A red card, an extra-time upset, a goal disallowed and a penalty awarded in the same 30 seconds by VAR – Wednesday served up another dramatic night of Champions League football.
In Turin, European heavyweights Juventus crashed out after extra time, despite playing for more than an hour against 10-man Porto – a result that could have huge implications for Cristiano Ronaldo and Andrea Pirlo.
Meanwhile, in Dortmund, Erling Braut Haaland was among the goals again as Dortmund snuck past Sevilla, but only after video technology had its say.
With the dust still settling, BBC Sport looks at the major talking points from a gripping evening in Europe’s premier club competition.
‘One of Porto’s greatest nights’
It was in 2004 that Jose Mourinho famously sprinted down the touchline at Old Trafford to celebrate the injury-time equaliser that saw his side beat Manchester United 3-2 on aggregate in the last 16.
Now, 17 years later, Porto have another last-16 moment to match it after eliminating Italian champions Juve in heroic fashion.
They looked to have blown it when Mehdi Taremi was sent off in the 54th minute with his side 1-0 up, and that feeling got stronger when Federico Chiesa’s second goal of the night brought Juve back level at 3-3 on aggregate.
But a stunning rearguard action and Sergio Oliveira’s 115th-minute goal sent them through, even if Adrien Rabiot’s strike meant it was on away goals.
“What a night for Porto, incredible,” former England midfielder Joe Cole told BT Sport. “Seventeen years ago Mourinho ran down the touchline, this has to be one of their greatest nights since.”
What you said…
Daniel Woodley: Thankfully it’s bedtime as I need a lie down after that.
Romain B. Fernandes: Sérgio Conceição- the NEW Mourinho for Porto.
Prince Gyimah: Unbelievable! What a goal! Porto have been immense.
Andrew Priestley: What a performance from this has been from Porto.
End of the line for Pirlo?
As good and as decorated a player as Andrea Pirlo was, his appointment as Juventus manager in August last year had an air of experimentation about it.
He is a World Cup winner and owner of multiple major club winner’s medals but came into the role having never previously managed.
Could the experiment now be nearing an end?
After Wednesday’s game, Pirlo had this to say to Sky Italia: “I’ve been called here at Juventus because it’s the beginning of a new project, looking at the future and for several years. I continue calmly with my work.”
Sitting third, 10 points behind the leaders, of a division they have dominated for the past nine seasons now comes clearly into focus following their Champions League exit.
“Juventus have been so dominant in Serie A and that has cost them,” ex-England defender Rio Ferdinand told BT Sport. “They have missed the boat in the last 10 years because they have had the players.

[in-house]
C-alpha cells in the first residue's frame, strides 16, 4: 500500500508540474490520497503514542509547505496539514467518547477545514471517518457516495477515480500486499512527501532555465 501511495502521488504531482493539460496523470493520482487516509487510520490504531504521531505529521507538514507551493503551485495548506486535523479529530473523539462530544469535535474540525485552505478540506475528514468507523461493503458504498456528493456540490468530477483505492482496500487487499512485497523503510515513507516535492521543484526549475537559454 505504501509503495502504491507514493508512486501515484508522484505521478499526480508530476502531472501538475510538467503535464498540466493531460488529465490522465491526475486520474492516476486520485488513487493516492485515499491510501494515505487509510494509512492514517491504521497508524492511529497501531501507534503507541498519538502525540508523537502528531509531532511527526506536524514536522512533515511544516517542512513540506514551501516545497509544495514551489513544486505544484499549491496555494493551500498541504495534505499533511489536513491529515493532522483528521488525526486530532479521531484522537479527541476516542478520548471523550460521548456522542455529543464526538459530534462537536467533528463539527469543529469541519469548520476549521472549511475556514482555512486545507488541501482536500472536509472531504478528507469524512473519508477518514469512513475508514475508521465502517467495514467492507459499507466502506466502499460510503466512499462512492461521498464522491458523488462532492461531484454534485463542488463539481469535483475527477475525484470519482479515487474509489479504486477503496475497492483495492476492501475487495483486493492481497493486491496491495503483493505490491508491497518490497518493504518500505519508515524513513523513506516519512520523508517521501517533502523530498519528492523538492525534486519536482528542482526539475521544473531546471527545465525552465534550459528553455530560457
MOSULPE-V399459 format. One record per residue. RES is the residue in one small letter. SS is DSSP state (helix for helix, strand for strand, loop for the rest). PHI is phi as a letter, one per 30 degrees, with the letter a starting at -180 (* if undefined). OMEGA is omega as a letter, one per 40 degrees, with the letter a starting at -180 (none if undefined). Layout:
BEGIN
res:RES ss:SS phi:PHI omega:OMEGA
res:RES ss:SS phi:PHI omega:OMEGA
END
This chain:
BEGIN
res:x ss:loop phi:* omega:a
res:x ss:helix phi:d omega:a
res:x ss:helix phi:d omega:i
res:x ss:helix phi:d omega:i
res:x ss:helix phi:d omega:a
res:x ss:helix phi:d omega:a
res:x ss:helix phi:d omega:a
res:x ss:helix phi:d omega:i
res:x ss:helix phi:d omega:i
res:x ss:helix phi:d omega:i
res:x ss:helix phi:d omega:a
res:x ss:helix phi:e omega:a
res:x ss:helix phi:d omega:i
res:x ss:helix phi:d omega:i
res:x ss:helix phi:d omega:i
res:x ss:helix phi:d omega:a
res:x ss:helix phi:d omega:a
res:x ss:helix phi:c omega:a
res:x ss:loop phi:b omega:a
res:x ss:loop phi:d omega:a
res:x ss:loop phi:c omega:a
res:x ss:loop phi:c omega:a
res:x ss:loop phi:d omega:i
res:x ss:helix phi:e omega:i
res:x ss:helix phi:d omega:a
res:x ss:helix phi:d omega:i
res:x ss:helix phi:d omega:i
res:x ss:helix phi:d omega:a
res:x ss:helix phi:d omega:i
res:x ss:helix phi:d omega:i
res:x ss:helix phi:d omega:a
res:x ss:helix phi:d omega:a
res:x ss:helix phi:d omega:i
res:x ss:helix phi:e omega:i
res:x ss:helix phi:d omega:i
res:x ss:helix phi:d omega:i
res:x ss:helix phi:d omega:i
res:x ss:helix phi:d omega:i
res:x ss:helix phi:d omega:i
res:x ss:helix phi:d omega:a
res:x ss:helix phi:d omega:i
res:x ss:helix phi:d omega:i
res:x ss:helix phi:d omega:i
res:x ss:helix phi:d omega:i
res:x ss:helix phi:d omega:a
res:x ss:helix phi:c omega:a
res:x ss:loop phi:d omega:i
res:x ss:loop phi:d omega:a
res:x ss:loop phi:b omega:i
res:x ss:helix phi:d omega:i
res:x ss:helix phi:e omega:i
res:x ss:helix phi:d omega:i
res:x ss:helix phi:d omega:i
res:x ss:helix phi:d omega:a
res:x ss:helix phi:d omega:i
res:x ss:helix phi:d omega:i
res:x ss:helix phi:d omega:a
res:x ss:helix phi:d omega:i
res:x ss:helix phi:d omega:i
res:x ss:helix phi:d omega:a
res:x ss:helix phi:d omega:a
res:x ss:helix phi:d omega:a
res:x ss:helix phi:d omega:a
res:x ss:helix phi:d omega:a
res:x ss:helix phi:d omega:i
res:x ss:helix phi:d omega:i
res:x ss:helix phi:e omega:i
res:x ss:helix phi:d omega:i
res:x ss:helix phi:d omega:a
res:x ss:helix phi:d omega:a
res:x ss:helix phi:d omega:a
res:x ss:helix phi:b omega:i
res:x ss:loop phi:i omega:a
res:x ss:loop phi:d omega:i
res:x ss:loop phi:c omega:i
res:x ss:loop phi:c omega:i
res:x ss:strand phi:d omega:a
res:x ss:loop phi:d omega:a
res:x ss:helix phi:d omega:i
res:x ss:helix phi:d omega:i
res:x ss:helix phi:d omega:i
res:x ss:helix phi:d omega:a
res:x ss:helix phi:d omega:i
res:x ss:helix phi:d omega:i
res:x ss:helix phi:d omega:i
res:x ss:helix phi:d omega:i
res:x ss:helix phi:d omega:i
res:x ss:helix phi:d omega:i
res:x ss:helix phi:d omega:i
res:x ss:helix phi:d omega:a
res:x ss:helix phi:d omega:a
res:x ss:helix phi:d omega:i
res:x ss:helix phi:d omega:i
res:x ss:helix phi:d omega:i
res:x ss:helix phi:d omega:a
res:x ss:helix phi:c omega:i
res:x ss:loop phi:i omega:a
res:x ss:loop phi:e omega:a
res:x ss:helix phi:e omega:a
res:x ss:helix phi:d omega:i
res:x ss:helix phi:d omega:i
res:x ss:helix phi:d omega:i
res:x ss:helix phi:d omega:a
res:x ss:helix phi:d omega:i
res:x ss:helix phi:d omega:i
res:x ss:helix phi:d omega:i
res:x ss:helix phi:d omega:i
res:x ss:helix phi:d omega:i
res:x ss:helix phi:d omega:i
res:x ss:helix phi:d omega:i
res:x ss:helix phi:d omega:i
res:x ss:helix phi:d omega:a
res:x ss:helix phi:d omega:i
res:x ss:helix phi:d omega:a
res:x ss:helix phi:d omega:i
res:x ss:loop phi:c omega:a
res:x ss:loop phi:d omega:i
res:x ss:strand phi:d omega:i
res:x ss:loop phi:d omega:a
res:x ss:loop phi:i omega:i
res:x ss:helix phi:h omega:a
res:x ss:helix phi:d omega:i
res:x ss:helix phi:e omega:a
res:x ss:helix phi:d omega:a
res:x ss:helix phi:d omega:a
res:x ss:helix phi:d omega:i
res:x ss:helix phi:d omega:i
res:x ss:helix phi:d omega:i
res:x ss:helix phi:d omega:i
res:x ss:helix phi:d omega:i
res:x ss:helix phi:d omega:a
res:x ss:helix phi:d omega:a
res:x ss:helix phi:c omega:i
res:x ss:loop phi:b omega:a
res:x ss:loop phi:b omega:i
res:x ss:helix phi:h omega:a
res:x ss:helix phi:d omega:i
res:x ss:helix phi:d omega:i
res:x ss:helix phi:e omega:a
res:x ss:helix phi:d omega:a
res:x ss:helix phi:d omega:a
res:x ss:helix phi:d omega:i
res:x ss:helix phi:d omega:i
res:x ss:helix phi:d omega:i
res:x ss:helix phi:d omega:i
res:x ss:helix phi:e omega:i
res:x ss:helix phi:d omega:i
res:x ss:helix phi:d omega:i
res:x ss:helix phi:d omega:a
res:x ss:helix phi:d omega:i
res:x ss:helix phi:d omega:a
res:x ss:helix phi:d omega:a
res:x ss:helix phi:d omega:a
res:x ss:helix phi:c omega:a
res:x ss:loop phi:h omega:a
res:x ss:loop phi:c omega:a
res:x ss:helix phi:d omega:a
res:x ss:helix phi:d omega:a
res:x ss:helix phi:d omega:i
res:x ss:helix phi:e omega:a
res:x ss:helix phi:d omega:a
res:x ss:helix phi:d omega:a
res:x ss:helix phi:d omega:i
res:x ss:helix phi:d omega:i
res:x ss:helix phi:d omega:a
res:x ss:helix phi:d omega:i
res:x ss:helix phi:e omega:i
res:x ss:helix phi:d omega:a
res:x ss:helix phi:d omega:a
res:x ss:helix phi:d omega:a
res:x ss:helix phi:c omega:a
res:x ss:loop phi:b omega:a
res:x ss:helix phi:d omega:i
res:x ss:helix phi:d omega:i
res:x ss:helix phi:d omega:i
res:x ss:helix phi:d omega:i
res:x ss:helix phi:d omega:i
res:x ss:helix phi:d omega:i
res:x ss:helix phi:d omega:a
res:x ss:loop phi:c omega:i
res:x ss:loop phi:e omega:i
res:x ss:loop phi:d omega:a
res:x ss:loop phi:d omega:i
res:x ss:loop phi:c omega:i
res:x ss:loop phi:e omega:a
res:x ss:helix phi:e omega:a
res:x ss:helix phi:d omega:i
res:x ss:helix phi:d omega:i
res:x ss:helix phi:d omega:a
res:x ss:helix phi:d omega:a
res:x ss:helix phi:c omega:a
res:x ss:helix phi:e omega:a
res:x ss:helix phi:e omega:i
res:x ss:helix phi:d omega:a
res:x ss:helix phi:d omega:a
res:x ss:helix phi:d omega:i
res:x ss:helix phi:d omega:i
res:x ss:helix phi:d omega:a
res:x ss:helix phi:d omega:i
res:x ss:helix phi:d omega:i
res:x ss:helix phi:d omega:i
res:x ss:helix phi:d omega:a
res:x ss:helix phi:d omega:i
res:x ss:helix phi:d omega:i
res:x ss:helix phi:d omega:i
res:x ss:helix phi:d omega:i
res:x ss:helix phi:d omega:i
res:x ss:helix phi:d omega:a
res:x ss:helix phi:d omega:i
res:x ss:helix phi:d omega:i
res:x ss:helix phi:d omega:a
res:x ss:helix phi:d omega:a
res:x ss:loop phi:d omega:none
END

“Was that make or break for Pirlo? They took a gamble on him and you think it could well be. There may be a change of manager in the summer. He has some work to do to stay.”
What you said…
Aleks Yakubssohn: Least of all do I want to knock Pirlo, Juve’s demise had to happen sometime anyway, no matter under which coach. But I just think they should’ve signed Ronaldo 2-3 years earlier, then maybe they’d have garnered at least one Champions League title.
Seth Gogo Egoeh: If Juventus were interested in winning the Champions League, they wouldn’t have hired a rookie coach in Pirlo in the first place!
End of one era and start of another?
Juventus’ exit could well mean the end of Cristiano Ronaldo’s hopes of securing a sixth Champions League winner’s medal.
The Portugal forward joined Juve having previously won Europe’s top competition once with Manchester United (2008) and four times with Real Madrid (2014, 2016-18). He is the competition’s all-time leading scorer with 134 goals.
However, despite continuing to score goals at an incredible rate, at the age of 36 his opportunities for further success are dwindling.
Unlike at Real, he has somehow become something of a curse on Juve’s Champions League hopes. Wednesday marked the third time they have failed to progress past the quarter-finals since signing Ronaldo, having reached the final twice in four years before he joined.
With Barcelona trailing 4-1 after the first leg of their last-16 tie with Paris St-Germain, we may also be seeing the further fading of Lionel Messi’s own hopes of another Champions League winner’s medal to add to the four already in his possession.
This season is now likely to be the first season since 2003-04 that the quarter-finals of the competition will feature neither of the world’s established two best players.
To soften the blow, though, we are likely to have their mooted successors in action in the last eight, with Erling Braut Haaland through and Kylian Mbappe not far behind.
A Champions League night doesn’t feel complete without a Haaland goal and, sure enough, the Borussia Dortmund man delivered – again.
His 19th and 20th Champions League goals in just 14 appearances helped Dortmund see off Sevilla and add to his ever-growing reputation.
What you said…
RTT2021: Does anyone think Haaland is like the original Ronaldo. But has a shelf life of about five years? Haaland has to be a must buy for any Premier League club! Sell your £50m rubbish and buy this guy! He is the only player guaranteed to win your team something.
Paul Leonard: You know what to do @ManCity, go get the name of #ErlingHaaland’s signature on a #City contract
Some Body: Hopefully after an exciting evening’s Champions League football, tomorrow evening’s footie will be dour, boring & predictable.